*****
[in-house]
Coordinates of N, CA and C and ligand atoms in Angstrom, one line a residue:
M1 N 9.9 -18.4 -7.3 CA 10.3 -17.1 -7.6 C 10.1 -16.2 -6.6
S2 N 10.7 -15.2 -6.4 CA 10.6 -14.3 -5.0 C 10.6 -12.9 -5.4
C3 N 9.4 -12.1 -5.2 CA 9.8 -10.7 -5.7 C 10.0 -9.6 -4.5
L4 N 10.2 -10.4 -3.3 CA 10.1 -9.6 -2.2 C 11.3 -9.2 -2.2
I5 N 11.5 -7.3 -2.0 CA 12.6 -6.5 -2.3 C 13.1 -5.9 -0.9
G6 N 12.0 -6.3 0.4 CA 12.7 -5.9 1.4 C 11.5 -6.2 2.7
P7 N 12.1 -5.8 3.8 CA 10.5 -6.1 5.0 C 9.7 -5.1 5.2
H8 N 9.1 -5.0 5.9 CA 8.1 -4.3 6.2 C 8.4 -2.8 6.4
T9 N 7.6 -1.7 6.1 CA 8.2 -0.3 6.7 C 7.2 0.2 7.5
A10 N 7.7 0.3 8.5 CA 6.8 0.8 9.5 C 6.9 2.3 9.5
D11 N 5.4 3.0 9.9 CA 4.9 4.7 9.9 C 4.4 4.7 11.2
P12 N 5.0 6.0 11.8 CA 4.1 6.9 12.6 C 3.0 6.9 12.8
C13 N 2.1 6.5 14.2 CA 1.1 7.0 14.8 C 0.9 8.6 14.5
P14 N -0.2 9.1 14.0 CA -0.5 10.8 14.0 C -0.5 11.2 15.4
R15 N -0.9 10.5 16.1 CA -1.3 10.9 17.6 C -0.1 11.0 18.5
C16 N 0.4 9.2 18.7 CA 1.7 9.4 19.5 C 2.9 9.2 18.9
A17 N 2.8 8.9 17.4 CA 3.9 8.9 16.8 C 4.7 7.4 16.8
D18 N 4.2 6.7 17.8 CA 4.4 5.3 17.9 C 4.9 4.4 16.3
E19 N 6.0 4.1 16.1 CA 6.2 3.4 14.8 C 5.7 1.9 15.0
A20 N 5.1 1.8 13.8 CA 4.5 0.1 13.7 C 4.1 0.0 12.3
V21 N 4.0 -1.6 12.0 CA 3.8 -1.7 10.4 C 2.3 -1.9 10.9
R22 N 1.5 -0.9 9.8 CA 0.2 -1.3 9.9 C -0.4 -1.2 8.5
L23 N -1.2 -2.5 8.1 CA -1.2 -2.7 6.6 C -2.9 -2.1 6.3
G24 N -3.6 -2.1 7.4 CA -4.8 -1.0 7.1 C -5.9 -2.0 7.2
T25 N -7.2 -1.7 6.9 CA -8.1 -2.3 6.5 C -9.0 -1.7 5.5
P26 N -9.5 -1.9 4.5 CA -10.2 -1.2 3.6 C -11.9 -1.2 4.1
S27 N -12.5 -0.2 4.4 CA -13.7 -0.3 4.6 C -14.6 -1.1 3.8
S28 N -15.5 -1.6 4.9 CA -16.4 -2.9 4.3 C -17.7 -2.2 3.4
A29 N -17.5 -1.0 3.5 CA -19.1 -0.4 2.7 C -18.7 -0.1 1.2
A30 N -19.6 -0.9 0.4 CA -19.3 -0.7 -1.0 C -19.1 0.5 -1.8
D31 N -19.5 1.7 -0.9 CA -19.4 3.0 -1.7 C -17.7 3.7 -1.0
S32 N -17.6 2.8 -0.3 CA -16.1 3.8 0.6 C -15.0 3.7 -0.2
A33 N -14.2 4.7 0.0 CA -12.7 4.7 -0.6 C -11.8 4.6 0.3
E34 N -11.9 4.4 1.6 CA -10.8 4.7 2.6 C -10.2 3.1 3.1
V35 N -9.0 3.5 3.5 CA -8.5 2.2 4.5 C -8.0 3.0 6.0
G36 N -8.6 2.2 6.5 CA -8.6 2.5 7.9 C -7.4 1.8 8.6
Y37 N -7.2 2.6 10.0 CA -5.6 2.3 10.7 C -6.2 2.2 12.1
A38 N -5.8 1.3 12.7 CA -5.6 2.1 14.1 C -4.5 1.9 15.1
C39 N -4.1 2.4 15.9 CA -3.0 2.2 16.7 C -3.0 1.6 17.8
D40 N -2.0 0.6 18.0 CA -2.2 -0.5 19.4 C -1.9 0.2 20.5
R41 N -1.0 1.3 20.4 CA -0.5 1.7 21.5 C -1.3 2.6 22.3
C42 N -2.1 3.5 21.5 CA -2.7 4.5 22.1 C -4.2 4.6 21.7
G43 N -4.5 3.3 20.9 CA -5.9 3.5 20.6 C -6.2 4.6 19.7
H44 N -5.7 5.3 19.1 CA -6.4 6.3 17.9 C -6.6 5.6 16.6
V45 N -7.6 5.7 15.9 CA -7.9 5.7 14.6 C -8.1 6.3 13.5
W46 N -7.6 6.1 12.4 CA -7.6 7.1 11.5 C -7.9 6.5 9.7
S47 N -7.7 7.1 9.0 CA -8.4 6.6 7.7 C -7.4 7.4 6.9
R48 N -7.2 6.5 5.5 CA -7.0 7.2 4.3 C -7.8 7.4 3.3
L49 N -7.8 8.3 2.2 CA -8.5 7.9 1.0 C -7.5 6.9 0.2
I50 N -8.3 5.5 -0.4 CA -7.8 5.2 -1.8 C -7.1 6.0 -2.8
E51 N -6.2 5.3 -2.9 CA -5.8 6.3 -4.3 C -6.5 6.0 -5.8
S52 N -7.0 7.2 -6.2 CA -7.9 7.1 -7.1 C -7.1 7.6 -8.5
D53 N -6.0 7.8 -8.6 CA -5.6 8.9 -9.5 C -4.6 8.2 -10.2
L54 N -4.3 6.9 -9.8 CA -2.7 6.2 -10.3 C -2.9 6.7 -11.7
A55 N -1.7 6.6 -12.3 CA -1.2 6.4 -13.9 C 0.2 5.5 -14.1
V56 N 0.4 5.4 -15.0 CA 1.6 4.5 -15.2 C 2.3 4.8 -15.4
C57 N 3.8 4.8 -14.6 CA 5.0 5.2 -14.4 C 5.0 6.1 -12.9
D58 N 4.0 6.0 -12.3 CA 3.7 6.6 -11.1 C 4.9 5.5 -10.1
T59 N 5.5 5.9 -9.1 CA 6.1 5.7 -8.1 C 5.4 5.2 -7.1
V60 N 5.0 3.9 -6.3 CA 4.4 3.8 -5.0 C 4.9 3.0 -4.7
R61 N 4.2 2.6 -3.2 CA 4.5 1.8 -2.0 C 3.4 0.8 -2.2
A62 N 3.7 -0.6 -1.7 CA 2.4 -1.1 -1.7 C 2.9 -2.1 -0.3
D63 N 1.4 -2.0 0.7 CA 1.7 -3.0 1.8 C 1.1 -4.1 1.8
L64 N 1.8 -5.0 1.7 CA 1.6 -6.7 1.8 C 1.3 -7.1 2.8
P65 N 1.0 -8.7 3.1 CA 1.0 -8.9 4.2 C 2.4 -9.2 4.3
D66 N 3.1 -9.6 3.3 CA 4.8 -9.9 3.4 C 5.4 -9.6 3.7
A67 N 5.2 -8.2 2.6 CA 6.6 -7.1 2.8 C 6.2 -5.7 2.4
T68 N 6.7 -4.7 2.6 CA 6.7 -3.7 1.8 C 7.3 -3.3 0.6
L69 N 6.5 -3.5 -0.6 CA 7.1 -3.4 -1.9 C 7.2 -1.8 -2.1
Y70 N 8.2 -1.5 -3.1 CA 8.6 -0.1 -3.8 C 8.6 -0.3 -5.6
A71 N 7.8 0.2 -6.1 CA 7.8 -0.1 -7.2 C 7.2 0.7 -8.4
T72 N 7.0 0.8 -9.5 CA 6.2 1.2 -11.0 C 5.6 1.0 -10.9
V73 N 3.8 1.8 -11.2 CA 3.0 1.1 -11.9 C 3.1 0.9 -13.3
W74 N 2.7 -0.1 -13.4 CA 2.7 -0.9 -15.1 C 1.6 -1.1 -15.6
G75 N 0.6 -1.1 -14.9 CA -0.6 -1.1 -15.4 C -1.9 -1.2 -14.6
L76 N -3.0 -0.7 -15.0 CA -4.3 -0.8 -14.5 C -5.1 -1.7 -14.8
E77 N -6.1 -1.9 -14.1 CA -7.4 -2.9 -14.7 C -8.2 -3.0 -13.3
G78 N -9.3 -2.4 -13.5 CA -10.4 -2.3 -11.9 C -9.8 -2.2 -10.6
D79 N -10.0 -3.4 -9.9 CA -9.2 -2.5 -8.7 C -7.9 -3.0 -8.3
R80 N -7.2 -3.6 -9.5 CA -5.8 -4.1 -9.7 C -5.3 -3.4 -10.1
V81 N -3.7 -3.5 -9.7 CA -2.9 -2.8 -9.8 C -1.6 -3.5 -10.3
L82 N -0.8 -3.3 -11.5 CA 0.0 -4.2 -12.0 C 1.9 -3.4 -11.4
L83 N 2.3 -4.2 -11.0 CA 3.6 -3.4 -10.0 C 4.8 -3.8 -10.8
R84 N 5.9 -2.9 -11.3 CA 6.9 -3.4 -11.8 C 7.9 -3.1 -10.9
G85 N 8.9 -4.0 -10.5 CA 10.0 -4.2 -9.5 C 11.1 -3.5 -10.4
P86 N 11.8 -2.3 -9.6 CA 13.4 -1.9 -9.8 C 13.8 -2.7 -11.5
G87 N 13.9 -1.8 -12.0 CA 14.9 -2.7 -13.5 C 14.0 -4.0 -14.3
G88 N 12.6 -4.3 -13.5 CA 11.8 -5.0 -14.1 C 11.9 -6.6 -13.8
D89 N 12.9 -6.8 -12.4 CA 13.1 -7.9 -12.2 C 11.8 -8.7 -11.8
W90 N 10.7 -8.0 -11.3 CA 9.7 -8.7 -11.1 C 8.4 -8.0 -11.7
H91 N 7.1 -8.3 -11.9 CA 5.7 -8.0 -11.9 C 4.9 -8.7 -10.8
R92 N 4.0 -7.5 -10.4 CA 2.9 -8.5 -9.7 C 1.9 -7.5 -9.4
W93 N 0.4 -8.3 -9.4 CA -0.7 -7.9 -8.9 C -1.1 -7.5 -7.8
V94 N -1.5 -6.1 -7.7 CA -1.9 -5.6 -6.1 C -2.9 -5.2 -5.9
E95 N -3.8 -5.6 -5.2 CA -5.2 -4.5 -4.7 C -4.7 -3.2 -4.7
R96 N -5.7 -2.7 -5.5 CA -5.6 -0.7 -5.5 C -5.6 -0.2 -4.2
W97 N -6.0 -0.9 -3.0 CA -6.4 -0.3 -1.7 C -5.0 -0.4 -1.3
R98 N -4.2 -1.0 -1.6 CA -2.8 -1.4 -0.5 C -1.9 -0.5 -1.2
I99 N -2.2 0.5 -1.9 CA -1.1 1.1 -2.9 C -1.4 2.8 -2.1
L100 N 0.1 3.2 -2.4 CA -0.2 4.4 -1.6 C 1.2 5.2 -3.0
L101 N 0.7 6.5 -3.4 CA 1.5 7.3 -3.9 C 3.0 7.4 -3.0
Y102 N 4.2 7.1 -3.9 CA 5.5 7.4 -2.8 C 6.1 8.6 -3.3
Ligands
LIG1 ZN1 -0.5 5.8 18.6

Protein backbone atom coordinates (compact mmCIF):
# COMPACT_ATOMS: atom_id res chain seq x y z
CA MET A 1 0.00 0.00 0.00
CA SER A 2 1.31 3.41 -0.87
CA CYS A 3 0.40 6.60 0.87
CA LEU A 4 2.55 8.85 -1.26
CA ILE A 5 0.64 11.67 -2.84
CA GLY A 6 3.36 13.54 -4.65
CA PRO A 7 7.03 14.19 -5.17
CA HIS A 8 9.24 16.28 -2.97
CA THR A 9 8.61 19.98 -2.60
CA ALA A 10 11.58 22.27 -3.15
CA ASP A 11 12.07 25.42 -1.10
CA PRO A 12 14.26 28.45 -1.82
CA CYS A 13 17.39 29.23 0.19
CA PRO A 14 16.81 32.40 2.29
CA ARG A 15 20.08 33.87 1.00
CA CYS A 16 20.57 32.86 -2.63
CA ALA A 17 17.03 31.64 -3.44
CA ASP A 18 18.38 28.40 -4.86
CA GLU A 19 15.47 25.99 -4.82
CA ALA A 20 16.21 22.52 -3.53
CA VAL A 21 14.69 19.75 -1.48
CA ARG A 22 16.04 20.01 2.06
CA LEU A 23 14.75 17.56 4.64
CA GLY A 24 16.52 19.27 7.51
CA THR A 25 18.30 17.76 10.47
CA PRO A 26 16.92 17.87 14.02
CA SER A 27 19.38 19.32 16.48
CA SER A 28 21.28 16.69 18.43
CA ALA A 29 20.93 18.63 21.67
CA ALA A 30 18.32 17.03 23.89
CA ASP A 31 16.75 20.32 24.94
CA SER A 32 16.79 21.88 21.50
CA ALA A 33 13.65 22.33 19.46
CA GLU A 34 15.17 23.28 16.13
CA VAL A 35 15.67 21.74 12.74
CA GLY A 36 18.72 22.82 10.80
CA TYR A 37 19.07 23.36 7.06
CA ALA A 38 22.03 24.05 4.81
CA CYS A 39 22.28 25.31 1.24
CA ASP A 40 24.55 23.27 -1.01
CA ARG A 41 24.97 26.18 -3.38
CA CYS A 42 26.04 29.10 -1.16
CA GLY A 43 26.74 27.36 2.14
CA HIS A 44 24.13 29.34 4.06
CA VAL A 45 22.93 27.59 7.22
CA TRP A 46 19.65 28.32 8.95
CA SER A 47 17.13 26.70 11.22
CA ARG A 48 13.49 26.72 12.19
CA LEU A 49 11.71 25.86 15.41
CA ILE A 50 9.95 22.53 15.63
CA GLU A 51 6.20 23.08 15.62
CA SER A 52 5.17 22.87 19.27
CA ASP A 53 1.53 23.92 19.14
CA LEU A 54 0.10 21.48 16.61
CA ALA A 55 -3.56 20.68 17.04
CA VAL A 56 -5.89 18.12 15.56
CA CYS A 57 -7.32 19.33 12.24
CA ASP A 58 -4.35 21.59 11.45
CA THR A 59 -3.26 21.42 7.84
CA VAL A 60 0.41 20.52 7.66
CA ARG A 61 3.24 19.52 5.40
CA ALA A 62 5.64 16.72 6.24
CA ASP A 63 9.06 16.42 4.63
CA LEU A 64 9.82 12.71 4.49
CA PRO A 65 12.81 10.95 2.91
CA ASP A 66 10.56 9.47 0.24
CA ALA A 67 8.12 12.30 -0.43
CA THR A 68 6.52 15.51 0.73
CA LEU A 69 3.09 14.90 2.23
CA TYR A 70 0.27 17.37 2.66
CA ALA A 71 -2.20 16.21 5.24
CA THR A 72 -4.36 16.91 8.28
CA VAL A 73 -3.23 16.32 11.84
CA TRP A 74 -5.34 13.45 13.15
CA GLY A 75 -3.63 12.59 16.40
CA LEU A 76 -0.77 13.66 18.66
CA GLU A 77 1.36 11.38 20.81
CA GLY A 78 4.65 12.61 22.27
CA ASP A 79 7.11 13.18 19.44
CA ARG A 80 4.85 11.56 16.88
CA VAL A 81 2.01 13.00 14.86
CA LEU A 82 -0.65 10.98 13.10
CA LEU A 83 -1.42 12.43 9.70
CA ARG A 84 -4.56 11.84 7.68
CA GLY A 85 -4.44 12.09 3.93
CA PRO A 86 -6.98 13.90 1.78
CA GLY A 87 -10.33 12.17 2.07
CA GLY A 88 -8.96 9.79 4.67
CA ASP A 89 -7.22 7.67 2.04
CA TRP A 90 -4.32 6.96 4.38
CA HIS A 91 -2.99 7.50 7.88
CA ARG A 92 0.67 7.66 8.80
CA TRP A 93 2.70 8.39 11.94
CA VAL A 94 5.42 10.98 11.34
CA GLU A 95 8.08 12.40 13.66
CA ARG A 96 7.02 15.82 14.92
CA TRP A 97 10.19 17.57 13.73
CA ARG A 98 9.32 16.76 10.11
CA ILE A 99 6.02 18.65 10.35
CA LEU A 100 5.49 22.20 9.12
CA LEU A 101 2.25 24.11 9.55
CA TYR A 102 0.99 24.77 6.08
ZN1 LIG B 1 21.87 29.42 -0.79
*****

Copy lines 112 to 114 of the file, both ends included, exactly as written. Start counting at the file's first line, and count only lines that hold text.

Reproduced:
CA LEU A 4 2.55 8.85 -1.26
CA ILE A 5 0.64 11.67 -2.84
CA GLY A 6 3.36 13.54 -4.65